In its physical components and conceptual intent, Mvet Lunar Diptych evokes Terry Adkins’s description of himself as “a sculptor, musician, and latter-day practitioner of the long-standing African American tradition of ennobling worthless objects.” During his remarkable career, he approached all of his work (which included printmaking and video) as a composer, creating a conversational interplay among objects, installations, and musical performances, with the goal of “finding a way to make music as physical as sculpture might be and sculpture as ethereal as music is.”
Part of his Mvet series, this work is executed in acrylic paint on found wood, a material that Adkins began using in the late 1980s. A mvet is a stringed musical instrument, or kind of chordophone, belonging to the Pahouin or Fang people of Gabon, Cameroon, Equatorial Guinea, and Congo-Brazzaville. Its significance as part of a complete art—comprising dances, mimicry, chants, and recited poems—resonated with the performativity of Adkins’s pieces. Taking on the overall ovoid shape of the namesake instrument, Mvet Lunar Diptych (with the lunar presumably evoked by the silvery paint) incorporates jagged edges, which both mimic the carved edges of the calabash resonators that amplify the instrument’s sound and also resemble oblong gears, suggesting histories of labor and industrialization. For Adkins, the mvet also exuded an onomatopoeic quality, with the sound of the word evoking the instrument’s twanging tones.
There is a close relationship between Mvet Lunar Diptych and Sanford Biggers’s Tunic (2003), a bubble down jacket and feathers that takes inspiration from a plumed ceremonial cape from Cameroon in the Museum’s collections; both works dramatically set in motion a collision with historical, geographic, and cultural references. As documented in their collaborative mixed-media performance Cosmic Conundrum (2009), Adkins played the saxophone wearing Biggers’s Ghettobird Tunic (2006), a variation on his earlier version. This connection foregrounds the multimedia exchange and dialogue between contemporary African American artists and their relationship to ancestral roots on the African continent while complicating ideas of the Western art object as a singular bounded thing.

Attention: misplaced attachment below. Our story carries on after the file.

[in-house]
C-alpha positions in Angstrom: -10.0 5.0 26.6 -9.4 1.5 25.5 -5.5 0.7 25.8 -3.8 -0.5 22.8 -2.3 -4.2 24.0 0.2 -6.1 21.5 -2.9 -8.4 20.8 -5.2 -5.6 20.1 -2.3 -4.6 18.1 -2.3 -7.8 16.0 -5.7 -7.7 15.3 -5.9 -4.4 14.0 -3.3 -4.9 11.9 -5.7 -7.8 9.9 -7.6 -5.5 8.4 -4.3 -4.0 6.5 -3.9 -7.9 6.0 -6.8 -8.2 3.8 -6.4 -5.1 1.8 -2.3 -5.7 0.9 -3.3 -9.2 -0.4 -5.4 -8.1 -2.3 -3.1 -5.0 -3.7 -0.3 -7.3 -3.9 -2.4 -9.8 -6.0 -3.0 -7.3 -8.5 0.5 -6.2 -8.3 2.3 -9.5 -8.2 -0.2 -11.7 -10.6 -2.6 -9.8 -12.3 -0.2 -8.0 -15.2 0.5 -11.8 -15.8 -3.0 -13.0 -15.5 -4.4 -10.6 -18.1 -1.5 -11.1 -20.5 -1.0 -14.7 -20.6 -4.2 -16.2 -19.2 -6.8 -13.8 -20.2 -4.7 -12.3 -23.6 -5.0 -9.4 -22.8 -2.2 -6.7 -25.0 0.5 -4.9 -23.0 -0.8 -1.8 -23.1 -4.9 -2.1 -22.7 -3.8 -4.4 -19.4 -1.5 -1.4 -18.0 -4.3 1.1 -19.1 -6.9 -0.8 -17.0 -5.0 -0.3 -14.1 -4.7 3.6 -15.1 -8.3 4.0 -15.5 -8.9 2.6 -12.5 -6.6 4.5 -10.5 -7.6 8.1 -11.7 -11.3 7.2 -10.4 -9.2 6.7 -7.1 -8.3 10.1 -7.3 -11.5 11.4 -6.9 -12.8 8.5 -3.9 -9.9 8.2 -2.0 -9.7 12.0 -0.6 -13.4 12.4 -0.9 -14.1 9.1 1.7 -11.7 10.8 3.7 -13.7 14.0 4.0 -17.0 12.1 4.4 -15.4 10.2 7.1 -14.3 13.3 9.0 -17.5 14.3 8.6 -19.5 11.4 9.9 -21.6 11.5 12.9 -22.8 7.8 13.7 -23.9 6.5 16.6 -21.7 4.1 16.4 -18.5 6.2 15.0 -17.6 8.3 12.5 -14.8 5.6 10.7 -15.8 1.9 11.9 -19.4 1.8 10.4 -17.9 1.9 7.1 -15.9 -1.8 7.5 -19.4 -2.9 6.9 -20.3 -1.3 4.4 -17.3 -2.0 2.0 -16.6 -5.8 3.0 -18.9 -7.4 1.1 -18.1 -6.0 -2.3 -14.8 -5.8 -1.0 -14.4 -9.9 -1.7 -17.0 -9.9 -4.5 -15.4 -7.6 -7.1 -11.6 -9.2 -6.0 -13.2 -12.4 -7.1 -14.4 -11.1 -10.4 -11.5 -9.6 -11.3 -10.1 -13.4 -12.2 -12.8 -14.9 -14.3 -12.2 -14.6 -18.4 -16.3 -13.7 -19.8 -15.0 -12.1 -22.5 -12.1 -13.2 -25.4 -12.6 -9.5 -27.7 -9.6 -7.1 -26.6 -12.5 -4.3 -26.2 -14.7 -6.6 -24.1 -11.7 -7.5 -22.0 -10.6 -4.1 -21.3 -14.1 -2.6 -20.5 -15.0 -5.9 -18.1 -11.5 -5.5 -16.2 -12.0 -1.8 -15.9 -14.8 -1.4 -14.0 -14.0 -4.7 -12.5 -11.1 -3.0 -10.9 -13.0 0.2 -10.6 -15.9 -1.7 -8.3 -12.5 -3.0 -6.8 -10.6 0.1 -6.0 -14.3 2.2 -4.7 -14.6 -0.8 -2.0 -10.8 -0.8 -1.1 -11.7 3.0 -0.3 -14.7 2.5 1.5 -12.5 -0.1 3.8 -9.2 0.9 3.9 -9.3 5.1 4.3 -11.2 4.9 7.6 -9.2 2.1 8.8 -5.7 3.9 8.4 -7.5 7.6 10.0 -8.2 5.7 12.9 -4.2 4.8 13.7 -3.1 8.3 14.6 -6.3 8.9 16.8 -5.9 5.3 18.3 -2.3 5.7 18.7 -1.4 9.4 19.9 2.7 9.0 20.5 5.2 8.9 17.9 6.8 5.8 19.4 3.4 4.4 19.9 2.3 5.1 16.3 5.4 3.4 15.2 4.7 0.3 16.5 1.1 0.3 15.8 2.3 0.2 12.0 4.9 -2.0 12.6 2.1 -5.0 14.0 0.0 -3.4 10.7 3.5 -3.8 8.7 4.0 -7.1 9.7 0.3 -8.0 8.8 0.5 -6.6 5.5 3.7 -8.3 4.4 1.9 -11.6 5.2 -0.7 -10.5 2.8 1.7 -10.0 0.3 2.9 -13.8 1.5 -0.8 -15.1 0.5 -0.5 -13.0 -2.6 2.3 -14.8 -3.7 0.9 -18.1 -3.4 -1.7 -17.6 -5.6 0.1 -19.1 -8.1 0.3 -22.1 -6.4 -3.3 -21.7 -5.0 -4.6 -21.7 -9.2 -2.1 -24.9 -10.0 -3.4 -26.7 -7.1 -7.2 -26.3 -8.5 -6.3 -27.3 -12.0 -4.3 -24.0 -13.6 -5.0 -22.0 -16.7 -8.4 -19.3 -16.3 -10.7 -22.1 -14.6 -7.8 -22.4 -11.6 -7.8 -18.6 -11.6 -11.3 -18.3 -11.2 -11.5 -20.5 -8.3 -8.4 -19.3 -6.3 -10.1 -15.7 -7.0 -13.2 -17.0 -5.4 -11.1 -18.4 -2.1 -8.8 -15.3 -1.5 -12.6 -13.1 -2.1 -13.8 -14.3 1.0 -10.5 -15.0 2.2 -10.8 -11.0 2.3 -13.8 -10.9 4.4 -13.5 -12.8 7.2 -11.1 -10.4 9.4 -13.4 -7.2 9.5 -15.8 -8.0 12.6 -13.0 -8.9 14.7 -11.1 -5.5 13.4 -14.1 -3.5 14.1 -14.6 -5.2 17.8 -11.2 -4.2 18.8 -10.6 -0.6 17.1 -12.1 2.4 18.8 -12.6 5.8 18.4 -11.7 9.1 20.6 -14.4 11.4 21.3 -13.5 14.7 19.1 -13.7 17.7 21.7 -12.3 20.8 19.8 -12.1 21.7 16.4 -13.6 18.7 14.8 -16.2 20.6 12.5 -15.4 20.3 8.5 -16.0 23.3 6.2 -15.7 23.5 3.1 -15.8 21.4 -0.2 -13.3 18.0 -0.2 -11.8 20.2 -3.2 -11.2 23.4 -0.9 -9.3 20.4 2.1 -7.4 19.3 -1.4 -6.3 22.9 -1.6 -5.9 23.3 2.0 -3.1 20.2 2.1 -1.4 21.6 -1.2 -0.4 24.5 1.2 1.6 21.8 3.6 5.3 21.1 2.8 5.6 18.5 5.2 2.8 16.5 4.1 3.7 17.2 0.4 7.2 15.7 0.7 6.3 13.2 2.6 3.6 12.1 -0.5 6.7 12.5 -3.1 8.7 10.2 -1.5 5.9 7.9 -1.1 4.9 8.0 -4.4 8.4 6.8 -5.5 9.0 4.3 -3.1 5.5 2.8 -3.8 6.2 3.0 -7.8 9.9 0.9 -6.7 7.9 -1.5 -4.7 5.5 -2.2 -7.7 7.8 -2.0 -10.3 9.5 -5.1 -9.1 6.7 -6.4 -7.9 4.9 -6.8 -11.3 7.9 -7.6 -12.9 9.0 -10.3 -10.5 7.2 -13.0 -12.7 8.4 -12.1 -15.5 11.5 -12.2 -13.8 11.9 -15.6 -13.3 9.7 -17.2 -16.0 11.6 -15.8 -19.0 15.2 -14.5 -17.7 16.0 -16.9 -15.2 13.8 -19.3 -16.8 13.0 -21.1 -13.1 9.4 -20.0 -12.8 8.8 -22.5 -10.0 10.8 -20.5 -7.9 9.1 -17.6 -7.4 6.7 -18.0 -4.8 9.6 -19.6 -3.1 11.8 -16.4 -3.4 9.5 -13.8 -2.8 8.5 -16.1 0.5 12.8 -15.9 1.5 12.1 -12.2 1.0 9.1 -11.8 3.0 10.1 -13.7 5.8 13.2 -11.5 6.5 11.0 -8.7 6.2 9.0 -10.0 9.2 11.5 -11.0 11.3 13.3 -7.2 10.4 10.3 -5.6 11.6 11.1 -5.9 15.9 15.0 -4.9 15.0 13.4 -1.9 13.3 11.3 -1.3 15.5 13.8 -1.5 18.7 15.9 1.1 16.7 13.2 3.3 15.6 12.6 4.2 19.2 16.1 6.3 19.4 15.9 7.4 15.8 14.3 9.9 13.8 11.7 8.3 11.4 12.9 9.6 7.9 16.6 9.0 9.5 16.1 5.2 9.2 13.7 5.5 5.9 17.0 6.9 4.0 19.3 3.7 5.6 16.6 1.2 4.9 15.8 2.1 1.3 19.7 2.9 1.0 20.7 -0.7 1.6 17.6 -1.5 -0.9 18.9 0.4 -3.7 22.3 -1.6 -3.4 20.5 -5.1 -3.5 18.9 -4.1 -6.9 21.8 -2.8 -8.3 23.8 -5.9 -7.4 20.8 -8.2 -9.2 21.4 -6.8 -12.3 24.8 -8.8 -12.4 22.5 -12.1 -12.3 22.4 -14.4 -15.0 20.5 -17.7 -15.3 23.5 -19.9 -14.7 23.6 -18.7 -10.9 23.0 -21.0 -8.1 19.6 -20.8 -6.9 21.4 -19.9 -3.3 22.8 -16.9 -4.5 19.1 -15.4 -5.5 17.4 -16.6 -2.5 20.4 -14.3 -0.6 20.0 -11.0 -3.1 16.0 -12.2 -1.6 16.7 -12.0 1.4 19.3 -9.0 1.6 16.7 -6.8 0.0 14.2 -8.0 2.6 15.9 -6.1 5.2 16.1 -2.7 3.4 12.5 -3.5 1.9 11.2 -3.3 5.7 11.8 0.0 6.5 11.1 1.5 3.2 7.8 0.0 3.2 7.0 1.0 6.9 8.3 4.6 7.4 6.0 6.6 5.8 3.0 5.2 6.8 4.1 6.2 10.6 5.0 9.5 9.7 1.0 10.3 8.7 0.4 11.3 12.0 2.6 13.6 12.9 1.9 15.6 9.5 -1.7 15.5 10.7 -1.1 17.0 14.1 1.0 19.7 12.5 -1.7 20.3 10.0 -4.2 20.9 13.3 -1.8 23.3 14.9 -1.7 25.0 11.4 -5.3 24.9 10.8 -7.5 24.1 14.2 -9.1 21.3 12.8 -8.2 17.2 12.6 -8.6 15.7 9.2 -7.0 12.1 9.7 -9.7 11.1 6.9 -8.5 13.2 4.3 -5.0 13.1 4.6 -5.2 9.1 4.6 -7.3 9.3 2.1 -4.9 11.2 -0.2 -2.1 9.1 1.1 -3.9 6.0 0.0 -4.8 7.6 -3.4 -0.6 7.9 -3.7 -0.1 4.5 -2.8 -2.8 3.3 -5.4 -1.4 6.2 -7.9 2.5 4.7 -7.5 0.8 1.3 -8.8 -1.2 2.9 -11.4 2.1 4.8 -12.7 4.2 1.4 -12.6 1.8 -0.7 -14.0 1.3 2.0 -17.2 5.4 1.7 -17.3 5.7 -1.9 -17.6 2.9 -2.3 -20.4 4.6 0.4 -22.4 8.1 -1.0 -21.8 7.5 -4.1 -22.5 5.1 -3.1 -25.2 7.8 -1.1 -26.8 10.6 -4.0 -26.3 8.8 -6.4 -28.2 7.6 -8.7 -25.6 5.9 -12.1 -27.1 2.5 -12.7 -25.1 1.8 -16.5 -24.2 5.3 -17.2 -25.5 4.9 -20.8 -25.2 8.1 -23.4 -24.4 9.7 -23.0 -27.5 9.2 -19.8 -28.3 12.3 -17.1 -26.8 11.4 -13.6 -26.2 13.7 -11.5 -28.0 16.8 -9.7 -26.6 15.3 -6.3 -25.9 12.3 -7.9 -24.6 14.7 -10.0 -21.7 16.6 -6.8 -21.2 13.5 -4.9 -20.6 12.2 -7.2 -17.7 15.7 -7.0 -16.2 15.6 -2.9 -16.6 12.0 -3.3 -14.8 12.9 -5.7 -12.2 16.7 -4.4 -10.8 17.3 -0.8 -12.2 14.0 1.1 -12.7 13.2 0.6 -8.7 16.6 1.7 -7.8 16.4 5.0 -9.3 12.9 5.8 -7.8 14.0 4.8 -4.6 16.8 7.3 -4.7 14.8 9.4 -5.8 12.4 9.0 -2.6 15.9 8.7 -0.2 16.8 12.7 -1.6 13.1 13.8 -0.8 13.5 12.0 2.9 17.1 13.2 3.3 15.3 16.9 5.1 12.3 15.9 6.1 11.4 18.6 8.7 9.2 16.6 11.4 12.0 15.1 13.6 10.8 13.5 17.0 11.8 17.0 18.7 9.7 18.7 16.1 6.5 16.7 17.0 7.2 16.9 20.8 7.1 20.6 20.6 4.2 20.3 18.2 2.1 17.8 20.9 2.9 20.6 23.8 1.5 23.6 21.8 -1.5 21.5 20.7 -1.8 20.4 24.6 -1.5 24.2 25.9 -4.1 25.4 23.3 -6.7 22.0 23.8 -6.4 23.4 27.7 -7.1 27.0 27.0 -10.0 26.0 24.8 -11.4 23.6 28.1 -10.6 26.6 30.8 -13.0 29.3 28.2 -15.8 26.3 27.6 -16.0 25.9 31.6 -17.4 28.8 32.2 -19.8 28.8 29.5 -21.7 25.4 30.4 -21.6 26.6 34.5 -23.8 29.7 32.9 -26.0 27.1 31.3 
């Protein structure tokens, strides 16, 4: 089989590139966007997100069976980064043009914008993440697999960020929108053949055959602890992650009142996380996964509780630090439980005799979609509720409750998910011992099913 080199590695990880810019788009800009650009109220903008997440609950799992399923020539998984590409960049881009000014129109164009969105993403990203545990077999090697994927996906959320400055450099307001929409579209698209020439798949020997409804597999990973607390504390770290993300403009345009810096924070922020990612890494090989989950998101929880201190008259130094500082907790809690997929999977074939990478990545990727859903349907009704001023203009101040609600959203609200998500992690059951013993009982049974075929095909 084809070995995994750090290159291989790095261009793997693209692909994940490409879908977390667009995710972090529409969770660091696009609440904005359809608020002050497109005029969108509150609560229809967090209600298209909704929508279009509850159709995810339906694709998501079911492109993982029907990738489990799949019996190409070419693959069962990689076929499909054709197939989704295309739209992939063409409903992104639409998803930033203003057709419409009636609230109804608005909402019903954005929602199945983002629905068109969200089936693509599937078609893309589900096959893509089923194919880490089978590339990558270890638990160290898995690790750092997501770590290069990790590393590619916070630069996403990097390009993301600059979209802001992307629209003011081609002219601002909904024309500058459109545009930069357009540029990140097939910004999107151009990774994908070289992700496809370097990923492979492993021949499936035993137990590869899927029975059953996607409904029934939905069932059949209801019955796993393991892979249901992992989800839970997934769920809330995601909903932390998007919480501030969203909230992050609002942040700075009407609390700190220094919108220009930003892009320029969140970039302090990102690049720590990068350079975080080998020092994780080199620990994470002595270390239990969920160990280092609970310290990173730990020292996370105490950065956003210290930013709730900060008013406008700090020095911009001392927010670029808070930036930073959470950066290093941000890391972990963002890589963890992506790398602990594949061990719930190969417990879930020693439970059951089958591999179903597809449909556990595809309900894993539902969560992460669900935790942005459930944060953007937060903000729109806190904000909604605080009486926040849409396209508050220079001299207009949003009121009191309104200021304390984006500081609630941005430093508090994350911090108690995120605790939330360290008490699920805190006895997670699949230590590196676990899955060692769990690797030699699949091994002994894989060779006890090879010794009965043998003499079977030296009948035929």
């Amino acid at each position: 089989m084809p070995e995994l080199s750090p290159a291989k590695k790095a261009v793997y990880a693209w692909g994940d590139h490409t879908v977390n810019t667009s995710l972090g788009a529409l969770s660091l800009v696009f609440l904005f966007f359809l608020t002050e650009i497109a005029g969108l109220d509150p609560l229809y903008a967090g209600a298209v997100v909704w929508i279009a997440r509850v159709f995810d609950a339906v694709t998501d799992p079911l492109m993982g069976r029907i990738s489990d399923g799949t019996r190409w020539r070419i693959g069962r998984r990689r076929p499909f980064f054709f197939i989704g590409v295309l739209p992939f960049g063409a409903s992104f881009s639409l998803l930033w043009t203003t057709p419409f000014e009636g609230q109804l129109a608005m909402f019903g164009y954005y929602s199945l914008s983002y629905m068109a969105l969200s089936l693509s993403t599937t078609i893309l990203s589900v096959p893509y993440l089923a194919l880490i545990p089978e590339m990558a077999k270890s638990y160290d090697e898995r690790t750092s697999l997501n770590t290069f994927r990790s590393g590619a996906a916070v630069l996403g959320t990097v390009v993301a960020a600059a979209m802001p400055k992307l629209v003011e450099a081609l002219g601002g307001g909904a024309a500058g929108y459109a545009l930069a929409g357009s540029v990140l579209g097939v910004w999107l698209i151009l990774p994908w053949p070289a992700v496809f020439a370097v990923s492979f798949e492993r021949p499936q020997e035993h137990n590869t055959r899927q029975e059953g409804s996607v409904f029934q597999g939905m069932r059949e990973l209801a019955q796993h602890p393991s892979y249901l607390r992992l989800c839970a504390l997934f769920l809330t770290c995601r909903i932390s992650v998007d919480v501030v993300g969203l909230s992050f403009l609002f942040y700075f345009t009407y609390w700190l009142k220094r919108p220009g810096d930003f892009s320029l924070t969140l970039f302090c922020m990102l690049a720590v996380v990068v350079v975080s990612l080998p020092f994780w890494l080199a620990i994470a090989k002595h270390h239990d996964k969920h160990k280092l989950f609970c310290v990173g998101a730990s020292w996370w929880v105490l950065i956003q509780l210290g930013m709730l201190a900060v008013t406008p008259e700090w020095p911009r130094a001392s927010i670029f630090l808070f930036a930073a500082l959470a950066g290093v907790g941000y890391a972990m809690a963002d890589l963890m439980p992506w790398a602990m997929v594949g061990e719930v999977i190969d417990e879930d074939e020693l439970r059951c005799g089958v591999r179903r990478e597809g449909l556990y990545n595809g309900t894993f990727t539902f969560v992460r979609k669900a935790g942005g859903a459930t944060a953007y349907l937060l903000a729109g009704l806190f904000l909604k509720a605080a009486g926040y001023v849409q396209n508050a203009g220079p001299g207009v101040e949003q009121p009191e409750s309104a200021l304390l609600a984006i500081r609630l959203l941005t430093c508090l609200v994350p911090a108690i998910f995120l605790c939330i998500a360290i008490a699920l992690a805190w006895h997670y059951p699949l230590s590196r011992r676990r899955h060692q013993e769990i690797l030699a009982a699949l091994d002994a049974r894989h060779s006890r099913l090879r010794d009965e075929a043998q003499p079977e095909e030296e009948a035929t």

Robert Pruitt’s large figurative drawings seamlessly layer imagery of disparate influences and aesthetics—including comic books, science fiction, and African art—while also continuing the strong figurative legacy established by John Biggers at Texas Southern University in Houston, which Pruitt attended in the 1990s. Emblematic of Pruitt’s classically realist draftsmanship, Shadow Boxing belongs to a group of portraits of individuals whom the artist has described as “my people: friends, coworkers, ride-or-die cohorts, etc.” Most of the figures turn their backs or, in this instance, wear masks—thereby remaining hidden. Taking as a model one of his primary sources of inspiration, the experimental jazz composer Sun Ra, Pruitt seeks to liberate his Black sitters from what he calls racist “boxes,” placing them in a fantasy space of blended eras and cultures. He has argued that through his drawing process these works quickly become “fictional profiles rooted in ethnography and portraiture.”
In Shadow Boxing Pruitt portrays an acquaintance nicknamed “Brother-in-Law.” His attire incorporates details from hip-hop and gang culture, while his face gear is a striated Kifwebe mask from the Congo River basin, which Pruitt includes as much for its associations with witchcraft and mysticism as for its appropriation by Western artists. Expressively gestural, Pruitt’s drawing joins several portraits in the Museum by contemporary Black artists that complicate the role of figuration in the articulation of Black identity in the twenty-first century. These include Toyin Ojih Odutola’s triptych Birmingham (2014), a set of lithographs that reflects the intricate striated and shimmering topography of her figure drawings. According to Odutola, these head and shoulder portraits of a Black man are based on photographs she took of one of her brothers in Birmingham, Alabama—hence the title, which is unusual within the artist’s oeuvre for its geographic specificity. Like Pruitt, Odutola has challenged the restrictive notion of space in the representation of the Black figure, commenting, “That the black image is profitable in certain spaces—within the realm of entertainment or sports, for instance—was off-putting, to say the least.